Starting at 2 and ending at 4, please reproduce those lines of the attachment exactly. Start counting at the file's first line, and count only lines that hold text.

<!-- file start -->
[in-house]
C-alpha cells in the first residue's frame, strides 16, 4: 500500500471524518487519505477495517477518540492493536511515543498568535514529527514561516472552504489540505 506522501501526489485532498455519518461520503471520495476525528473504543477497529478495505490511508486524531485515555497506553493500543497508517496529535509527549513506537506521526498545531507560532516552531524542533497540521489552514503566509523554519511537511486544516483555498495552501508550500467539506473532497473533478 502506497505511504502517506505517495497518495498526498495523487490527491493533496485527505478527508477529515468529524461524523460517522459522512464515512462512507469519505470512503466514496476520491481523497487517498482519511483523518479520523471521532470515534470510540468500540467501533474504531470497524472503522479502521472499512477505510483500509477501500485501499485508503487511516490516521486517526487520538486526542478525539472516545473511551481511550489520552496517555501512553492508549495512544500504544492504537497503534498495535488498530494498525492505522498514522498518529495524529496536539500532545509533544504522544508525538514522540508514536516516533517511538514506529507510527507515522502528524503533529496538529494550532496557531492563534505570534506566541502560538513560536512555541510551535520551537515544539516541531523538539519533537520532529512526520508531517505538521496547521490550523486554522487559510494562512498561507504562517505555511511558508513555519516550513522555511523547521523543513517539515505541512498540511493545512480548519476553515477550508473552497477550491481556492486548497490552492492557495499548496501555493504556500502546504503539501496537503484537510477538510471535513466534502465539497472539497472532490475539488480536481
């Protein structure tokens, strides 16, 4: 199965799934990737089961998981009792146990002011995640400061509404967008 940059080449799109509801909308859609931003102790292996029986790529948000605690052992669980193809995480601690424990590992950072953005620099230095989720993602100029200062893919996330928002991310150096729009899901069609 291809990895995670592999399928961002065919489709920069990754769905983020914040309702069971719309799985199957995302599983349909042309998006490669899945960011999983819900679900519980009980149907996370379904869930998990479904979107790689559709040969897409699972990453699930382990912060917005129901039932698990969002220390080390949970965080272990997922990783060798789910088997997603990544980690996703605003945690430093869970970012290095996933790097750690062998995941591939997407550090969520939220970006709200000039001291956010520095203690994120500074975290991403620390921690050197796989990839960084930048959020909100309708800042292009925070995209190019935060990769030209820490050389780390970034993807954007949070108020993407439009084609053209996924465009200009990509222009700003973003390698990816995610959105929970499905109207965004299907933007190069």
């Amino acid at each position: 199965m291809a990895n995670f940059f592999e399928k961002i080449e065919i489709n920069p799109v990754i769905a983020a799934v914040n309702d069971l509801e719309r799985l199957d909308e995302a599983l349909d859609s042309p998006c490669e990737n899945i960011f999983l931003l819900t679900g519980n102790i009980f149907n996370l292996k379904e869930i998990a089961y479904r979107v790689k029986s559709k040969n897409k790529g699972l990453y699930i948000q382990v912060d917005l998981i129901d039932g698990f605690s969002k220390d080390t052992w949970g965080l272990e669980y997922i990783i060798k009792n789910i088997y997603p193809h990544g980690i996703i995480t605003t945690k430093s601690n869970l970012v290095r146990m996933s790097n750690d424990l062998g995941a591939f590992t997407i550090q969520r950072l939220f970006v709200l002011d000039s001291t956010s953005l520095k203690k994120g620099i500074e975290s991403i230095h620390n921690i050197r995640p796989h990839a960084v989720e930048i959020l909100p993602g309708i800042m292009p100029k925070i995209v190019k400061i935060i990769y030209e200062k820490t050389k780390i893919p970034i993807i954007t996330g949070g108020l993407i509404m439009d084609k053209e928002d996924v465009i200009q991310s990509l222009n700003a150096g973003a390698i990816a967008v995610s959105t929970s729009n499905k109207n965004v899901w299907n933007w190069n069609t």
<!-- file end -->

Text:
C-alpha cells in the first residue's frame, strides 16, 4: 500500500471524518487519505477495517477518540492493536511515543498568535514529527514561516472552504489540505 506522501501526489485532498455519518461520503471520495476525528473504543477497529478495505490511508486524531485515555497506553493500543497508517496529535509527549513506537506521526498545531507560532516552531524542533497540521489552514503566509523554519511537511486544516483555498495552501508550500467539506473532497473533478 502506497505511504502517506505517495497518495498526498495523487490527491493533496485527505478527508477529515468529524461524523460517522459522512464515512462512507469519505470512503466514496476520491481523497487517498482519511483523518479520523471521532470515534470510540468500540467501533474504531470497524472503522479502521472499512477505510483500509477501500485501499485508503487511516490516521486517526487520538486526542478525539472516545473511551481511550489520552496517555501512553492508549495512544500504544492504537497503534498495535488498530494498525492505522498514522498518529495524529496536539500532545509533544504522544508525538514522540508514536516516533517511538514506529507510527507515522502528524503533529496538529494550532496557531492563534505570534506566541502560538513560536512555541510551535520551537515544539516541531523538539519533537520532529512526520508531517505538521496547521490550523486554522487559510494562512498561507504562517505555511511558508513555519516550513522555511523547521523543513517539515505541512498540511493545512480548519476553515477550508473552497477550491481556492486548497490552492492557495499548496501555493504556500502546504503539501496537503484537510477538510471535513466534502465539497472539497472532490475539488480536481
């Protein structure tokens, strides 16, 4: 199965799934990737089961998981009792146990002011995640400061509404967008 940059080449799109509801909308859609931003102790292996029986790529948000605690052992669980193809995480601690424990590992950072953005620099230095989720993602100029200062893919996330928002991310150096729009899901069609 291809990895995670592999399928961002065919489709920069990754769905983020914040309702069971719309799985199957995302599983349909042309998006490669899945960011999983819900679900519980009980149907996370379904869930998990479904979107790689559709040969897409699972990453699930382990912060917005129901039932698990969002220390080390949970965080272990997922990783060798789910088997997603990544980690996703605003945690430093869970970012290095996933790097750690062998995941591939997407550090969520939220970006709200000039001291956010520095203690994120500074975290991403620390921690050197796989990839960084930048959020909100309708800042292009925070995209190019935060990769030209820490050389780390970034993807954007949070108020993407439009084609053209996924465009200009990509222009700003973003390698990816995610959105929970499905109207965004299907933007190069």
């Amino acid at each position: 199965m291809a990895n995670f940059f592999e399928k961002i080449e065919i489709n920069p799109v990754i769905a983020a799934v914040n309702d069971l509801e719309r799985l199957d909308e995302a599983l349909d859609s042309p998006c490669e990737n899945i960011f999983l931003l819900t679900g519980n102790i009980f149907n996370l292996k379904e869930i998990a089961y479904r979107v790689k029986s559709k040969n897409k790529g699972l990453y699930i948000q382990v912060d917005l998981i129901d039932g698990f605690s969002k220390d080390t052992w949970g965080l272990e669980y997922i990783i060798k009792n789910i088997y997603p193809h990544g980690i996703i995480t605003t945690k430093s601690n869970l970012v290095r146990m996933s790097n750690d424990l062998g995941a591939f590992t997407i550090q969520r950072l939220f970006v709200l002011d000039s001291t956010s953005l520095k203690k994120g620099i500074e975290s991403i230095h620390n921690i050197r995640p796989h990839a960084v989720e930048i959020l909100p993602g309708i800042m292009p100029k925070i995209v190019k400061i935060i990769y030209e200062k820490t050389k780390i893919p970034i993807i954007t996330g949070g108020l993407i509404m439009d084609k053209e928002d996924v465009i200009q991310s990509l222009n700003a150096g973003a390698i990816a967008v995610s959105t929970s729009n499905k109207n965004v899901w299907n933007w190069n069609t």